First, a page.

Depth of artificial neural networks

According to this answer, you should never use more than two hidden layers of neurons.

According to this answer, the middle layer should contain no more than twice the number of input or output neurons (so if you have 5 input neurons and 10 output neurons, you should use (no more) 20 middle neurons per layer).

Does this mean that all data will be modeled within this number of neurons?

So, if, for example, someone wants to do something, simulating the weather (a million input nodes from data from different weather stations) to a simple OCR (scanned text with 1000x1000DPI resolution), the same number of nodes would be required


My last question was closed. Is there another SE site that discusses these issues?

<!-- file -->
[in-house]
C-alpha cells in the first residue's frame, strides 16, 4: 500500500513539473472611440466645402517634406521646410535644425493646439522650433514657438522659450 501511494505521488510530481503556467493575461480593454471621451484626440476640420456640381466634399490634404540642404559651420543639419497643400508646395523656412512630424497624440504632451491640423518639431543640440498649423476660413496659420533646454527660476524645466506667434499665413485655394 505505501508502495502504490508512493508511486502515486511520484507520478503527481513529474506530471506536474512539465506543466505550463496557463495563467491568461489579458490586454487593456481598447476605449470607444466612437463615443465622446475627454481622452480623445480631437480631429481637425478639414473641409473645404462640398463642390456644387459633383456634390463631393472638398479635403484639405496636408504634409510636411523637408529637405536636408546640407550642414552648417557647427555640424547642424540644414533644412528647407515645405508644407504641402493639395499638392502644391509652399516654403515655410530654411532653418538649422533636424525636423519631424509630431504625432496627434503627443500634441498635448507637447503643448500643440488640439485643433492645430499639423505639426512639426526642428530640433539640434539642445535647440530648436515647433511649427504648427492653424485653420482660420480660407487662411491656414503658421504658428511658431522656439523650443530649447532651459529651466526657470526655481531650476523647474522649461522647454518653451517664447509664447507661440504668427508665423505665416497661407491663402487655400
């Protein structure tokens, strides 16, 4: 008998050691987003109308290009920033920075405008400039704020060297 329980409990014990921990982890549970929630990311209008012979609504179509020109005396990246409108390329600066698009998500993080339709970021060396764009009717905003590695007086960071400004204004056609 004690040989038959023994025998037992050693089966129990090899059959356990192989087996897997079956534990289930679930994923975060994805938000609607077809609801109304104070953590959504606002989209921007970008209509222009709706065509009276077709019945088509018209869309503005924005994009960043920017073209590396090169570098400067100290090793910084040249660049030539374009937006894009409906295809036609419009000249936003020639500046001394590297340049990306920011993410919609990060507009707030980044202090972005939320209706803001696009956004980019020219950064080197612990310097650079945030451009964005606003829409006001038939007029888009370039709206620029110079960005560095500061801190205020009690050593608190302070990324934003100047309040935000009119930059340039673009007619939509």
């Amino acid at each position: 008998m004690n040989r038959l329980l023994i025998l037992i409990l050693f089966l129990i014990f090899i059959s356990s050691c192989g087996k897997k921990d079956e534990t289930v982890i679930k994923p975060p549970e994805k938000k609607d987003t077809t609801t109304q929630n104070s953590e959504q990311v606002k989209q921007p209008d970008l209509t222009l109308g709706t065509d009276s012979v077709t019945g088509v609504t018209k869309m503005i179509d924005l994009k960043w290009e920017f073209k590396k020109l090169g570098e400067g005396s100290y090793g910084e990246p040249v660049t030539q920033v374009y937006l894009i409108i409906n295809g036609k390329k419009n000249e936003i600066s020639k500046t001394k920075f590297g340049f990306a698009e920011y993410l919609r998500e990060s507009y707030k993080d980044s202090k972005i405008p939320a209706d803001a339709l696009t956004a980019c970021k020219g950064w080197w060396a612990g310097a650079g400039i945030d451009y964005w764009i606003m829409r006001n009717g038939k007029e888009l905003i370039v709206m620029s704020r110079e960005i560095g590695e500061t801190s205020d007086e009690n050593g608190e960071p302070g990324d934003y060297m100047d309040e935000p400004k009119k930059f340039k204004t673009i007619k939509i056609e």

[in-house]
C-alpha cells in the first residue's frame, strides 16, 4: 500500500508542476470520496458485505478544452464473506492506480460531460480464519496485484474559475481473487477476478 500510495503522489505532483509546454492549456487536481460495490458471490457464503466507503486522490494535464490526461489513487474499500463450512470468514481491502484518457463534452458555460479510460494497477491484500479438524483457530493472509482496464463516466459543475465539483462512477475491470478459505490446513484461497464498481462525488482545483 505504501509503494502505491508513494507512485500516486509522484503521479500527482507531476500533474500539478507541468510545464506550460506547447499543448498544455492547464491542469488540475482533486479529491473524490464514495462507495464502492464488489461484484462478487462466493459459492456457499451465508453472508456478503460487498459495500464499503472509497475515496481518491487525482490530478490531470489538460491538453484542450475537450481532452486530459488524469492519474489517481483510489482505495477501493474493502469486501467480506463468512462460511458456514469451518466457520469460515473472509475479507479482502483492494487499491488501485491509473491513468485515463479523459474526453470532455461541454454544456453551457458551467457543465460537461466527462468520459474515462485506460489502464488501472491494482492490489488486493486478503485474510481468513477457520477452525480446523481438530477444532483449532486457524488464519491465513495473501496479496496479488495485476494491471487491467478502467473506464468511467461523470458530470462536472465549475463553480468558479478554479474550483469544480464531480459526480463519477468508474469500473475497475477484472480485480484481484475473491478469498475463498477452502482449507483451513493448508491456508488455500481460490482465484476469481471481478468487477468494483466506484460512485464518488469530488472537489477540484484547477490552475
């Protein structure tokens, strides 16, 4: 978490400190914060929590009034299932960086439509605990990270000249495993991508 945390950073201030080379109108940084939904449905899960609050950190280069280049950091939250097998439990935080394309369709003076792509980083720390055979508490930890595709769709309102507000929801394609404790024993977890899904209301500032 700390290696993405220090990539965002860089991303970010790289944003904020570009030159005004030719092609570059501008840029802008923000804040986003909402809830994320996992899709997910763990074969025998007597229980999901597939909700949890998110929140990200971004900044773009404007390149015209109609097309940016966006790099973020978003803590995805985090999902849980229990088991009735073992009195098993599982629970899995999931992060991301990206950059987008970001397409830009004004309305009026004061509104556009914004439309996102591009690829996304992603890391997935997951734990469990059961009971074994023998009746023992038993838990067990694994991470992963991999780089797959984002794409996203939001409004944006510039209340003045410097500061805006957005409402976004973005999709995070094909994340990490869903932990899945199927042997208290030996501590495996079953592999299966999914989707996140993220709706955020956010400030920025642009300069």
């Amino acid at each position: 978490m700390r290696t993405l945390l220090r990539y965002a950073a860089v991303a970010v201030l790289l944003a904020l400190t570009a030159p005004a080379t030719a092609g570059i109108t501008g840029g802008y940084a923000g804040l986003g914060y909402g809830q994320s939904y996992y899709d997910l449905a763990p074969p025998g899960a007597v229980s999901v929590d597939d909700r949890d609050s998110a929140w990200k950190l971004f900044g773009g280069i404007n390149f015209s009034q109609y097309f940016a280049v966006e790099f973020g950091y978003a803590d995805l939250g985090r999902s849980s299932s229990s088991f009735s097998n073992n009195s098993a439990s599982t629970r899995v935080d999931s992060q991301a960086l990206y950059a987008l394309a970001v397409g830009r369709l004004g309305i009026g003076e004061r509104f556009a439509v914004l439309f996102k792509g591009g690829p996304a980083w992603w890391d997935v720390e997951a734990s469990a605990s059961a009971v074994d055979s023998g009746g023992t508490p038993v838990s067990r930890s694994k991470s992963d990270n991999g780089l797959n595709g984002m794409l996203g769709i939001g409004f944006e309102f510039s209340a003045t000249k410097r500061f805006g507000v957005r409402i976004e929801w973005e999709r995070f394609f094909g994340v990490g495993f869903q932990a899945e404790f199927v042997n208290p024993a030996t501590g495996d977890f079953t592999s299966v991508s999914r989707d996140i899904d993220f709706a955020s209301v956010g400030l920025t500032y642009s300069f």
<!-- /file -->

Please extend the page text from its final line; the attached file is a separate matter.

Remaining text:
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You will likely recycle your data (eg High Variance). Think of it this way: the more neurons and layers you have, the more parameters that better fit your data.

Remember for the first layer node the equation becomes Z = sigmoid (sum (W * x)) The second layer node becomes Z2 = Sigmoid (sum (W * Z))

Take a look at the machine learning class taught at Stanford ... its a great online course and a good tool as a reference.



In some architectures, more than two hidden layers may be useful, such as cascading correlation (Fahlman and Lebiere 1990) and in special applications such as the double spiral problem (Lang and Witbrock 1988) and zip recognition (Le Cun et al., 1989) ...

  • Fahlman, SE and Lebiere, C. (1990), "Cascade Correlation Architecture for Learning," NIPS2, 524-532.
  • Le Cun, Y., Boser, B., Denker, Js, Henderson, D., Howard, RE, Hubbard, W. and Jackel, L.D. (1989), β€œBackpropagation of handwritten zip code recognition,” Neural Computation, 1, 541-551.

Check out the "How many hidden layers should I use?" and "How many hidden units should I use?" See FAQ for more information.



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